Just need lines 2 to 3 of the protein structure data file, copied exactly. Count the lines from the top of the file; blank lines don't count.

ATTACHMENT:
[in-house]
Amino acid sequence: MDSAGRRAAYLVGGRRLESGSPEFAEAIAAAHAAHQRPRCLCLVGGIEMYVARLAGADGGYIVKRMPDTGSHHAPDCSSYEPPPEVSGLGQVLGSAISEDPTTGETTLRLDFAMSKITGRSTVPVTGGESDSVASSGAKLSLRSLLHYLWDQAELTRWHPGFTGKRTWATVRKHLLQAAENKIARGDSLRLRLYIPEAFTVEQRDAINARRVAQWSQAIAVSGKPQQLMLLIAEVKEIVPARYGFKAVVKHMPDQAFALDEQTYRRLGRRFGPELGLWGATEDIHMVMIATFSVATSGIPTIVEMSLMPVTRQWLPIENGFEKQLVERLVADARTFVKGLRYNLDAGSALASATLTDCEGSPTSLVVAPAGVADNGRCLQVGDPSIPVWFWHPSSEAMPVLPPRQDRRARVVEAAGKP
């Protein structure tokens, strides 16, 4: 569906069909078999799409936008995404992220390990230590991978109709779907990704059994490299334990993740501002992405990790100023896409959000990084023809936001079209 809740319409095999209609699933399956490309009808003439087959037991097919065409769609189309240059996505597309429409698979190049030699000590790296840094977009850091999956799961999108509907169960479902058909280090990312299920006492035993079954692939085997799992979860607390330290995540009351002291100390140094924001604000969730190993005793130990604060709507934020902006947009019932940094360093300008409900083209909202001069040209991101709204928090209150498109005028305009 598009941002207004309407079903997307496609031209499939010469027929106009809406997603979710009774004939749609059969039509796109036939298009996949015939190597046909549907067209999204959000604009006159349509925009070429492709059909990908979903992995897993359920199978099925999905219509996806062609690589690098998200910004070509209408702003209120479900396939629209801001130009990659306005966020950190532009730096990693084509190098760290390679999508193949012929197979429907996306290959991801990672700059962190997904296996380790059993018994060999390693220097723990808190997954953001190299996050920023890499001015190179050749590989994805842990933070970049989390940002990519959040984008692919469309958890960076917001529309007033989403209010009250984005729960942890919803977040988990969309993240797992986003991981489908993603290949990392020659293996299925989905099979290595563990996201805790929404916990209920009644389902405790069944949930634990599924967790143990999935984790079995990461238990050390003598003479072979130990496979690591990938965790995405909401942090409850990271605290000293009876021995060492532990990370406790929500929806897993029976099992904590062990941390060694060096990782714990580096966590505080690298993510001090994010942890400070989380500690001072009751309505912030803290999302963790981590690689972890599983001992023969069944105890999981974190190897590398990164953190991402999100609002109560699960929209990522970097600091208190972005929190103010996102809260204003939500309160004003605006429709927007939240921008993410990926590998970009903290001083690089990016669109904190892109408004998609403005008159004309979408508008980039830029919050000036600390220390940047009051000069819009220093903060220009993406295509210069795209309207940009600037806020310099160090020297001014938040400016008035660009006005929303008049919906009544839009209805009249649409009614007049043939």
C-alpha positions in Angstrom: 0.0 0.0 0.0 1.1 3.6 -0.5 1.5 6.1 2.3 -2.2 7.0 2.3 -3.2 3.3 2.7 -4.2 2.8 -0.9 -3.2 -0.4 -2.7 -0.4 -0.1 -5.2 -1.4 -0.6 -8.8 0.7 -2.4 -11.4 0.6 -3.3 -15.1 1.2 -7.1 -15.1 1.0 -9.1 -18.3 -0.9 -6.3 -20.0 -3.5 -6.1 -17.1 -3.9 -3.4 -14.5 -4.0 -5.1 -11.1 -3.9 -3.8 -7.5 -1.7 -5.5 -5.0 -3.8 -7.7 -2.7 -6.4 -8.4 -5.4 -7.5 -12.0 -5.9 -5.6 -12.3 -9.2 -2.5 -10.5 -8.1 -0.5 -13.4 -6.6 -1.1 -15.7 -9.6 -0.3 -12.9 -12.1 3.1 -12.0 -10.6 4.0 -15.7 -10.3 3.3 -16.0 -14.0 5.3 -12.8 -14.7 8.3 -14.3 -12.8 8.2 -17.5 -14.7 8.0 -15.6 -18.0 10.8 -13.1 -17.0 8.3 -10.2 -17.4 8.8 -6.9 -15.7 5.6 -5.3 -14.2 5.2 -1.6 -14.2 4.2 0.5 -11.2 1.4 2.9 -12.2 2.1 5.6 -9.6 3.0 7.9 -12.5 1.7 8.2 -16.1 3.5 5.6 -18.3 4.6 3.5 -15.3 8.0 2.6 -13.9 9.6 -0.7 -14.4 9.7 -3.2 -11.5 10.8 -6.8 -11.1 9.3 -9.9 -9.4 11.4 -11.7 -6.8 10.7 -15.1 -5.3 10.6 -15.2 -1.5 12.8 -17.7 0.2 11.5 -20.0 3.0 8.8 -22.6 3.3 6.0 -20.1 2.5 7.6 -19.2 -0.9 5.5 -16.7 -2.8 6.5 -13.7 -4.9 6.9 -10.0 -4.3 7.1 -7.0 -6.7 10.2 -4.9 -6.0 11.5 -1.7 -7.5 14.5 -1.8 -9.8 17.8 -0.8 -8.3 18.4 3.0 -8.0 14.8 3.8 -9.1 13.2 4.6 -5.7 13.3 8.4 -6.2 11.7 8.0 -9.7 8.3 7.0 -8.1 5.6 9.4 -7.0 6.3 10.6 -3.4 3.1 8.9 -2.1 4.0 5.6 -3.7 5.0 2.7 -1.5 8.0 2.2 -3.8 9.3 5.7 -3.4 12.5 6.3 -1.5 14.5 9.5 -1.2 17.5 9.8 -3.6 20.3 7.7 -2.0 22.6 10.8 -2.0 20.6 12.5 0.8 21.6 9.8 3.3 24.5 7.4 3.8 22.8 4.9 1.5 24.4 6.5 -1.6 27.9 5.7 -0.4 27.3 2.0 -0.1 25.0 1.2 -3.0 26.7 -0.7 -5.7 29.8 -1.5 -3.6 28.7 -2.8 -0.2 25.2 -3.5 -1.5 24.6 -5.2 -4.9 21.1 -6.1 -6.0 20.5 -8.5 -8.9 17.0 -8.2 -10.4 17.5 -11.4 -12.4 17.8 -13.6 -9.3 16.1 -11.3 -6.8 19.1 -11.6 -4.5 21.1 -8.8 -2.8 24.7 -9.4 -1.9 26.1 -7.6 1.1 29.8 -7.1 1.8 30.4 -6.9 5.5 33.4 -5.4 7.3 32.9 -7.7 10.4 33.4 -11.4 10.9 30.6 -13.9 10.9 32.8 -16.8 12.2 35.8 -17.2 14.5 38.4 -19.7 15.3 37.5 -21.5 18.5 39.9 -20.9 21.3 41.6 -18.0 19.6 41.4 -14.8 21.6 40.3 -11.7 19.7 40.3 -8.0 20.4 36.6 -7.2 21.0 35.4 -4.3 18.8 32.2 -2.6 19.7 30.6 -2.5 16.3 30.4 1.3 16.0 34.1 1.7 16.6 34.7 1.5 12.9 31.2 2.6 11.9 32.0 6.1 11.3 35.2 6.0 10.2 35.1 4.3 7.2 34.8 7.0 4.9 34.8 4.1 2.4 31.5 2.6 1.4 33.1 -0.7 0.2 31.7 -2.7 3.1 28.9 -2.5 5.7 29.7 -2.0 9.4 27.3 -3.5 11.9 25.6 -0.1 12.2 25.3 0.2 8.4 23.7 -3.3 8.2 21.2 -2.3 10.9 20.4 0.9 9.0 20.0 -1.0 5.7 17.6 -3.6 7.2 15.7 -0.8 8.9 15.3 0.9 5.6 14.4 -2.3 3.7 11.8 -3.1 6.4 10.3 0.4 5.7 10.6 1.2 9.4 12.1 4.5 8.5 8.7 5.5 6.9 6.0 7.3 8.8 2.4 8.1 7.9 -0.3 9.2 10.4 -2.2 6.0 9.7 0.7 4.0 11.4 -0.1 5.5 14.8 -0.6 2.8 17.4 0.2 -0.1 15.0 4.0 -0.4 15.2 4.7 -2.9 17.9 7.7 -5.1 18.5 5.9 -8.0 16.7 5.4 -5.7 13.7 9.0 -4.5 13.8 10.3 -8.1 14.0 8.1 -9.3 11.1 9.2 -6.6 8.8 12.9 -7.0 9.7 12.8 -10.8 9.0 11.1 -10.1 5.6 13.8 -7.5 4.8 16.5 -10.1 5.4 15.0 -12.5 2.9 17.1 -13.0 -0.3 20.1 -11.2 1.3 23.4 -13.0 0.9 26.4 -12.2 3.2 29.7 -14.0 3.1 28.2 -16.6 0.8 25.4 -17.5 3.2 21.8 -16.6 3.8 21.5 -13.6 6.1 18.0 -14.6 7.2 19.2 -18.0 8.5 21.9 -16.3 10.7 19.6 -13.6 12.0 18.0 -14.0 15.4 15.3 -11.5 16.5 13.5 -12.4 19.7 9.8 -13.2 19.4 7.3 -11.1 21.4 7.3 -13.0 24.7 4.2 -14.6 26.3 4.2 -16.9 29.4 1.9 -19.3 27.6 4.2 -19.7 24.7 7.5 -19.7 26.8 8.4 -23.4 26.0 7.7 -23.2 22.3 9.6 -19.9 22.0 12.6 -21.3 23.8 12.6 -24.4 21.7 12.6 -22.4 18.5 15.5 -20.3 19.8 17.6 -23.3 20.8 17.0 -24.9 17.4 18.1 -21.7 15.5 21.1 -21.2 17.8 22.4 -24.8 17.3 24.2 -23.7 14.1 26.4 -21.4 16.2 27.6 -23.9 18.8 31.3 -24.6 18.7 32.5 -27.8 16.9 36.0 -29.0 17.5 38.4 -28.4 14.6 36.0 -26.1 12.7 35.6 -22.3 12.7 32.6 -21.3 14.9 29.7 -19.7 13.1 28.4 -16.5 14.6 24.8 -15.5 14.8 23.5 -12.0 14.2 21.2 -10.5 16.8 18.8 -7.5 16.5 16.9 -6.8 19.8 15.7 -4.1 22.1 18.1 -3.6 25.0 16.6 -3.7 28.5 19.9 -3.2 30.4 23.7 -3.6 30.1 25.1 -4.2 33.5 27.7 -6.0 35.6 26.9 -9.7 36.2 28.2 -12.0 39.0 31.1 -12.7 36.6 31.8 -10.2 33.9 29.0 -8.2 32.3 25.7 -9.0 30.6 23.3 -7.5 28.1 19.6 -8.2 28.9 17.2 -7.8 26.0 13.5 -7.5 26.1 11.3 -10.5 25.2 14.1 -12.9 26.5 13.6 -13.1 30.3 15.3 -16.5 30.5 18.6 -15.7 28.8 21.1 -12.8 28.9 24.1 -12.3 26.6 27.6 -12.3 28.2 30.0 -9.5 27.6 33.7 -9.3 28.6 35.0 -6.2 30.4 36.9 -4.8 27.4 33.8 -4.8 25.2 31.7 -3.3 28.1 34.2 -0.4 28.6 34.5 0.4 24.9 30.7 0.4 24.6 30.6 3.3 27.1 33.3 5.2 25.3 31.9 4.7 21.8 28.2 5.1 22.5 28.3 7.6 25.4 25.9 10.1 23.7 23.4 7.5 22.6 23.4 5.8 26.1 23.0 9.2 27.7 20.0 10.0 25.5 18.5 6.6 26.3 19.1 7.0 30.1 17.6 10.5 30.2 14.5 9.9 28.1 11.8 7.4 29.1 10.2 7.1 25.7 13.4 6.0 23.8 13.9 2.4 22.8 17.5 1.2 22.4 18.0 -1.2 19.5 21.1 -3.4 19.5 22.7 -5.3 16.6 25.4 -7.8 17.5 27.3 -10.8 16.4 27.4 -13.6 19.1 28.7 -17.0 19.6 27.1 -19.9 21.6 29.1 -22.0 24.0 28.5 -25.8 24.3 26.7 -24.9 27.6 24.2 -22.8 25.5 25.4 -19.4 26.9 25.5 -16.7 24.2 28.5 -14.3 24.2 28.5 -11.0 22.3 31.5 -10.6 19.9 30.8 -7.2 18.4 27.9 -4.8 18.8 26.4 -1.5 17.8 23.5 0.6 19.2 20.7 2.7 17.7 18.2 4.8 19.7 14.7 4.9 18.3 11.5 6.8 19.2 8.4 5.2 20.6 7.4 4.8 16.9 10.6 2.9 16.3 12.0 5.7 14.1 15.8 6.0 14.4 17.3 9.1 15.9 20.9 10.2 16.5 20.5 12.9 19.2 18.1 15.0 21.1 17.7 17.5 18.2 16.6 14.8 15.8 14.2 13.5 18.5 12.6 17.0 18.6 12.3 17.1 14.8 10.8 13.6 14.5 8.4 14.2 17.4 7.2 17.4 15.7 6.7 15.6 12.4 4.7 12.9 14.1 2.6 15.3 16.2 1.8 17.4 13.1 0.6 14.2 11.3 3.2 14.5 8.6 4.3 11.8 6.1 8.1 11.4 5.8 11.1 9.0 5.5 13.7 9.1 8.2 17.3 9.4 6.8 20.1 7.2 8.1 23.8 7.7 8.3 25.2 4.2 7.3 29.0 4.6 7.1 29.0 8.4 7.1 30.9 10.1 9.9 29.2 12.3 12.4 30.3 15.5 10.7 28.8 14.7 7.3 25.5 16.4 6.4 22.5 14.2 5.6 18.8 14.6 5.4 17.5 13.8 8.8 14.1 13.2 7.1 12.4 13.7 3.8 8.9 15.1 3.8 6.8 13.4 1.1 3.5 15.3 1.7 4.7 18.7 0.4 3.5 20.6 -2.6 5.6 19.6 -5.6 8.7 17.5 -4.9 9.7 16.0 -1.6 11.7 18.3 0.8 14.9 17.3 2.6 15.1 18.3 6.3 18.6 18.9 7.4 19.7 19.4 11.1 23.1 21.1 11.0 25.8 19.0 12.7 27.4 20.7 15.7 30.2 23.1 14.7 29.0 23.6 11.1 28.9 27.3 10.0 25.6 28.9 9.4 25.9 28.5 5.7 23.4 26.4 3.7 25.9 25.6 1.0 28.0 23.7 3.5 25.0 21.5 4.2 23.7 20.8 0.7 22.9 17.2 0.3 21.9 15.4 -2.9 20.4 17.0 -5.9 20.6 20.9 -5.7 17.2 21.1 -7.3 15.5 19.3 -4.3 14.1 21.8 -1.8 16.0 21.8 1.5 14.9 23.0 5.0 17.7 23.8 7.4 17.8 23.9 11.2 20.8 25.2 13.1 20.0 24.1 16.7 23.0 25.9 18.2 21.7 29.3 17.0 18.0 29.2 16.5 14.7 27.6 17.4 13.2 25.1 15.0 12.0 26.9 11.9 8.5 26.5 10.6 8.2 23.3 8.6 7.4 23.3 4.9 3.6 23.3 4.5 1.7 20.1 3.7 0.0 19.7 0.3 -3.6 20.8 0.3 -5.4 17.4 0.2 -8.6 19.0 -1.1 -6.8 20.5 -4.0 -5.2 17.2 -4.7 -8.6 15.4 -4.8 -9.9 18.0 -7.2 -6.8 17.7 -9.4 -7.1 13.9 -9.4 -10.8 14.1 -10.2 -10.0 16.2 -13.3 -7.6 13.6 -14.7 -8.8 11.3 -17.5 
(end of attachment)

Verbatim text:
Amino acid sequence: MDSAGRRAAYLVGGRRLESGSPEFAEAIAAAHAAHQRPRCLCLVGGIEMYVARLAGADGGYIVKRMPDTGSHHAPDCSSYEPPPEVSGLGQVLGSAISEDPTTGETTLRLDFAMSKITGRSTVPVTGGESDSVASSGAKLSLRSLLHYLWDQAELTRWHPGFTGKRTWATVRKHLLQAAENKIARGDSLRLRLYIPEAFTVEQRDAINARRVAQWSQAIAVSGKPQQLMLLIAEVKEIVPARYGFKAVVKHMPDQAFALDEQTYRRLGRRFGPELGLWGATEDIHMVMIATFSVATSGIPTIVEMSLMPVTRQWLPIENGFEKQLVERLVADARTFVKGLRYNLDAGSALASATLTDCEGSPTSLVVAPAGVADNGRCLQVGDPSIPVWFWHPSSEAMPVLPPRQDRRARVVEAAGKP
């Protein structure tokens, strides 16, 4: 569906069909078999799409936008995404992220390990230590991978109709779907990704059994490299334990993740501002992405990790100023896409959000990084023809936001079209 809740319409095999209609699933399956490309009808003439087959037991097919065409769609189309240059996505597309429409698979190049030699000590790296840094977009850091999956799961999108509907169960479902058909280090990312299920006492035993079954692939085997799992979860607390330290995540009351002291100390140094924001604000969730190993005793130990604060709507934020902006947009019932940094360093300008409900083209909202001069040209991101709204928090209150498109005028305009 598009941002207004309407079903997307496609031209499939010469027929106009809406997603979710009774004939749609059969039509796109036939298009996949015939190597046909549907067209999204959000604009006159349509925009070429492709059909990908979903992995897993359920199978099925999905219509996806062609690589690098998200910004070509209408702003209120479900396939629209801001130009990659306005966020950190532009730096990693084509190098760290390679999508193949012929197979429907996306290959991801990672700059962190997904296996380790059993018994060999390693220097723990808190997954953001190299996050920023890499001015190179050749590989994805842990933070970049989390940002990519959040984008692919469309958890960076917001529309007033989403209010009250984005729960942890919803977040988990969309993240797992986003991981489908993603290949990392020659293996299925989905099979290595563990996201805790929404916990209920009644389902405790069944949930634990599924967790143990999935984790079995990461238990050390003598003479072979130990496979690591990938965790995405909401942090409850990271605290000293009876021995060492532990990370406790929500929806897993029976099992904590062990941390060694060096990782714990580096966590505080690298993510001090994010942890400070989380500690001072009751309505912030803290999302963790981590690689972890599983001992023969069944105890999981974190190897590398990164953190991402999100609002109560699960929209990522970097600091208190972005929190103010996102809260204003939500309160004003605006429709927007939240921008993410990926590998970009903290001083690089990016669109904190892109408004998609403005008159004309979408508008980039830029919050000036600390220390940047009051000069819009220093903060220009993406295509210069795209309207940009600037806020310099160090020297001014938040400016008035660009006005929303008049919906009544839009209805009249649409009614007049043939």